Iowa Governor Terry Branstad’s insistence that there not be an Iowa Straw Poll also will helps clear a path for Bush. Branstad has not endorsed a 2016 candidate and may never do so, but it is no secret that he is a big fan of New Jersey Governor Chris Christie. The presence of the Straw Poll for years has created heartburn for numerous candidates, but especially for frontrunners who have little to gain by participating in the event and everything to lose.
Since the end of the 2014 election, Branstad has once again called for the end of the Straw Poll. In its place, Branstad has suggested that regional events without a voting component could be held. The Republican Party of Iowa will meet on Saturday to discuss the future of the event, but even if there is a Straw Poll in Ames this coming August, Branstad’s criticism of the event has already had an impact on the credibility of the event.
Branstad’s repeated criticism of the Ames Straw Poll makes it easier for candidates to avoid the event. In previous cycles, candidates who didn’t participate in the event were basically forced to throw in the towel on Iowa all together. No candidates had a legitimate reason not to participate. In essence, Governor Branstad has signed a permission slip to skip the event for any candidate who doesn’t want to participate. Again, the obvious candidate that helps is the frontrunner who doesn’t want to get bogged down and forced to spend a lot of money in Ames.
A diminished Ames Straw Poll allows candidates to approach Iowa differently. The event forced candidates to set up shop in Iowa early so that they could organize and turn out supporters to the Straw Poll. Now candidates can organize with just the caucuses in mind. It also allows a well-financed frontrunner to use paid media like TV, radio, and direct mail to interface with potential caucuses goers. Simply put, candidates can approach Iowa more like a primary than a caucus in 2016.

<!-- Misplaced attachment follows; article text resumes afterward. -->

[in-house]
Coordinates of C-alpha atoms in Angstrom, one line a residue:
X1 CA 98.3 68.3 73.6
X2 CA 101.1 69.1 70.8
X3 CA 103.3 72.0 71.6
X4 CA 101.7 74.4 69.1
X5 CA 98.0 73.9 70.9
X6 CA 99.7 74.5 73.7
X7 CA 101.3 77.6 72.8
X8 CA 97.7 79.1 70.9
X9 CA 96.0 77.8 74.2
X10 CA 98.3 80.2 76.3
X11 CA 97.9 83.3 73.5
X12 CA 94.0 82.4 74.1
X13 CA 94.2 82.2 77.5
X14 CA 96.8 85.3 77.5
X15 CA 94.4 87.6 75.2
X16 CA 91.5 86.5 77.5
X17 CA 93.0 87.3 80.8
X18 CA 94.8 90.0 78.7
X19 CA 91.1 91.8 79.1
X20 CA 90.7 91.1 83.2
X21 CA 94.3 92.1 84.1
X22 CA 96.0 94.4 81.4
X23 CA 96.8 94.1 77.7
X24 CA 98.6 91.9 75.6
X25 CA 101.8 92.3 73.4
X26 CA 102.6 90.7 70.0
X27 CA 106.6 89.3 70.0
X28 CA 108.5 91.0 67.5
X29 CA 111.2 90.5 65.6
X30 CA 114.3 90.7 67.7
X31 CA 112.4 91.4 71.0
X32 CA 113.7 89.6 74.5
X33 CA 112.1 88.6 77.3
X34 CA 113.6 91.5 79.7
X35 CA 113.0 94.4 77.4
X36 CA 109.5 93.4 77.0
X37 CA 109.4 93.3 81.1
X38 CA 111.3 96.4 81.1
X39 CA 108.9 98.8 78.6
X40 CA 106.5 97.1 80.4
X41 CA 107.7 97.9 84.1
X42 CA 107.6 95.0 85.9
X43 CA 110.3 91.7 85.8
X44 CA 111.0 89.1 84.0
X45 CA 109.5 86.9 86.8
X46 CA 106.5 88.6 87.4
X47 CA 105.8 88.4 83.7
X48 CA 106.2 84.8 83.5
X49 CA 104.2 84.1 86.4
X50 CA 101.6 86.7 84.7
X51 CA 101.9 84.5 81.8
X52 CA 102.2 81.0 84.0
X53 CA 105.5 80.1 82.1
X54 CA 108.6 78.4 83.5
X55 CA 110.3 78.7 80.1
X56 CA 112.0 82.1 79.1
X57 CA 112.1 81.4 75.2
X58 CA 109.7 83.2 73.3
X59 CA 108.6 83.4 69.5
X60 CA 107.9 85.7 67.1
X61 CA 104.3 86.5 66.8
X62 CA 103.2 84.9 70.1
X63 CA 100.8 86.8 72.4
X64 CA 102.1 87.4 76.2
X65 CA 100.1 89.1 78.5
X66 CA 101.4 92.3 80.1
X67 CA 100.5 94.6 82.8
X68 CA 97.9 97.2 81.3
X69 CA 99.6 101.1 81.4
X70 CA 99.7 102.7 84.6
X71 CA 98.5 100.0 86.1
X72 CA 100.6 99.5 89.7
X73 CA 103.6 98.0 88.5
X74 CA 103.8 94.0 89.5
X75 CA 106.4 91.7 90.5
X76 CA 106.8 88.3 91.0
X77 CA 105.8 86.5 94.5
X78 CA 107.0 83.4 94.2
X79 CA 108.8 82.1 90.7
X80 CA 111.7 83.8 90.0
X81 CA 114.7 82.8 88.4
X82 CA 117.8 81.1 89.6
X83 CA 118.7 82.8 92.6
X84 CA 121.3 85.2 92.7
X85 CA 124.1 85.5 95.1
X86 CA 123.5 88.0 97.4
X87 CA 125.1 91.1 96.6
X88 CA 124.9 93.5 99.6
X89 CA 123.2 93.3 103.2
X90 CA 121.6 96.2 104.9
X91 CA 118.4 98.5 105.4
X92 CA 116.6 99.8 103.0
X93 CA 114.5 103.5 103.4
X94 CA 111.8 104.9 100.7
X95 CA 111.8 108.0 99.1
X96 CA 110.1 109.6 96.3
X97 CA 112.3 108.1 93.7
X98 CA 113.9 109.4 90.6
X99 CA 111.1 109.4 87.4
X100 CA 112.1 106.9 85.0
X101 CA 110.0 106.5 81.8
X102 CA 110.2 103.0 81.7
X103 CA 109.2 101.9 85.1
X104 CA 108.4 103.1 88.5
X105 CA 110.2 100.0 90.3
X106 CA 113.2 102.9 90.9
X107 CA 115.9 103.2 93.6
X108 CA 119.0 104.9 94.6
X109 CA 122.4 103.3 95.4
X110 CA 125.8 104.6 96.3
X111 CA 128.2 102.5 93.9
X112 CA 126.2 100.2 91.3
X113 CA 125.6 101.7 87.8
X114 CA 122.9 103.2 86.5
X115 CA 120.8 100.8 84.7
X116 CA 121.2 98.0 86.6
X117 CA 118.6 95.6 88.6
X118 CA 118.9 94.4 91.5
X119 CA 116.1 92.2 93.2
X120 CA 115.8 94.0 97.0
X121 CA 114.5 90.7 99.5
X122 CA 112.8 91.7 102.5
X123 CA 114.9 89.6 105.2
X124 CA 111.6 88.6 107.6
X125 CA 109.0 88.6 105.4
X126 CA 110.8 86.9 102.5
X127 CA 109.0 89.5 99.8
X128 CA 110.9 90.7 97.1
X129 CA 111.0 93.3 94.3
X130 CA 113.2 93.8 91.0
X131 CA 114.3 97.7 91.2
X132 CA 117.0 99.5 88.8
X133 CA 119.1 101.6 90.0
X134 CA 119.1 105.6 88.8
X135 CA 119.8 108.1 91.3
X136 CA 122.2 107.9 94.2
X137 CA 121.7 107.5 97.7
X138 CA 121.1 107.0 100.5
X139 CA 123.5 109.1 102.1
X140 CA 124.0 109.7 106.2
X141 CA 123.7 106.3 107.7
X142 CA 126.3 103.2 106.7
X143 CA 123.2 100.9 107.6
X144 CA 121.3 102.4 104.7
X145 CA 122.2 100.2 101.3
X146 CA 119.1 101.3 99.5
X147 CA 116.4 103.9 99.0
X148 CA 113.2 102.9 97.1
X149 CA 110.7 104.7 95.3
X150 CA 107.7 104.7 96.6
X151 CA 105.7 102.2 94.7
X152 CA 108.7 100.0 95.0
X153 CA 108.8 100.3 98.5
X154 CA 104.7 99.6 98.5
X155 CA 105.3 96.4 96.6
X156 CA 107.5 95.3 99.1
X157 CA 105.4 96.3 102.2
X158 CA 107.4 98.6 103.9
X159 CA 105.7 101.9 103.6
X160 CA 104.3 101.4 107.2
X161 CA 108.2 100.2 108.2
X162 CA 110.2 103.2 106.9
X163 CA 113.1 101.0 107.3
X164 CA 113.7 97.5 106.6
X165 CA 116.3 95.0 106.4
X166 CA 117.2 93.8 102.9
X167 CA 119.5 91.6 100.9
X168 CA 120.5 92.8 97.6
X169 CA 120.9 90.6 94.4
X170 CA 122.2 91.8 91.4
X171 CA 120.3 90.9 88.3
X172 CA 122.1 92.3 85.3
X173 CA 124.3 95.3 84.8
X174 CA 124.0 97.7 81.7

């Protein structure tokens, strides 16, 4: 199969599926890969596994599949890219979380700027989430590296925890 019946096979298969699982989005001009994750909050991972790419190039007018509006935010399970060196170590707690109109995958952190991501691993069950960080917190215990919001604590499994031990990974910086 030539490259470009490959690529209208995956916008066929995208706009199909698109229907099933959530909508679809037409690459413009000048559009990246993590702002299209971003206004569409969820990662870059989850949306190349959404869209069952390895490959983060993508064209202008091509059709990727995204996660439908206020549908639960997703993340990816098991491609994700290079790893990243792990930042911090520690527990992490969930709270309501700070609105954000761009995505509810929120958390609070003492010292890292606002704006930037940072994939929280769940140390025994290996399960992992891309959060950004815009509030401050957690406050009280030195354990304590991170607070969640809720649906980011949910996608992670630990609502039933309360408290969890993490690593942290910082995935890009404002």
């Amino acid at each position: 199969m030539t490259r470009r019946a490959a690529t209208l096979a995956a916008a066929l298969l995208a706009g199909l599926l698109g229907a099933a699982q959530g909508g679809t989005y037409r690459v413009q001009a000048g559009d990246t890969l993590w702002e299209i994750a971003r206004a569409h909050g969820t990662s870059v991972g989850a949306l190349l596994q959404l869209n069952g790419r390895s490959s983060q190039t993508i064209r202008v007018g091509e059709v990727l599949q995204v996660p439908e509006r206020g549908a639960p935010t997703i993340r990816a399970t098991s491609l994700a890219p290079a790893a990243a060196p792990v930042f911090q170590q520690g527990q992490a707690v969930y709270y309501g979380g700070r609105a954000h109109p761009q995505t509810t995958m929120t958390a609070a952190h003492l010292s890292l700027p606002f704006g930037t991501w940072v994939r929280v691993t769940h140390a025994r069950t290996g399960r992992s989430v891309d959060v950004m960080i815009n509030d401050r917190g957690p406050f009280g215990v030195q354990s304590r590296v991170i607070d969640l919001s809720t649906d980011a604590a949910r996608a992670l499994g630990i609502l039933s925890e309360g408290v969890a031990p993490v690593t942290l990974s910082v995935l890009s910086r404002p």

I have been surprised at the number of articles that have been published about Jeb Bush’s weaknesses. Opinions on another Bush presidential candidacy vary greatly depending on one’s own personal political ideology. Establishment types can see a clear pathway for Bush, while conservatives believe he is past his prime and nothing more than a lamb being led to his slaughter.
I’d caution anyone who doesn’t take a Jeb Bush presidential candidacy seriously. The points raised by his critics are valid. Bush’s last campaign was more than 12 years ago. Politics and life as we know it have changed greatly during that time. In 2002, Bush was widely accepted as a conservative Republican. Today he’s viewed as a moderate establishment Republican whose views on education and immigration are out of step with the activists of his party. And let’s not forget about Bush fatigue. Is anyone really clamoring for a third member of the Bush family to occupy the White House?
The good news for Bush is none of that may really matter.
Every candidate who runs for president in 2016 will have to maneuver around obstacles in their paths, not just Jeb Bush. Yet, while Bush does have some unique hurdles to clear, he also has a number of advantages. Besides his last name and appeal to big money donors, the advantages ushered in my Mitt Romney and Terry Branstad’s effort to diminish the Ames Straw Poll have done more to pave his way to the 2016 Republican nomination than anything else.
Again, be careful what you wish for.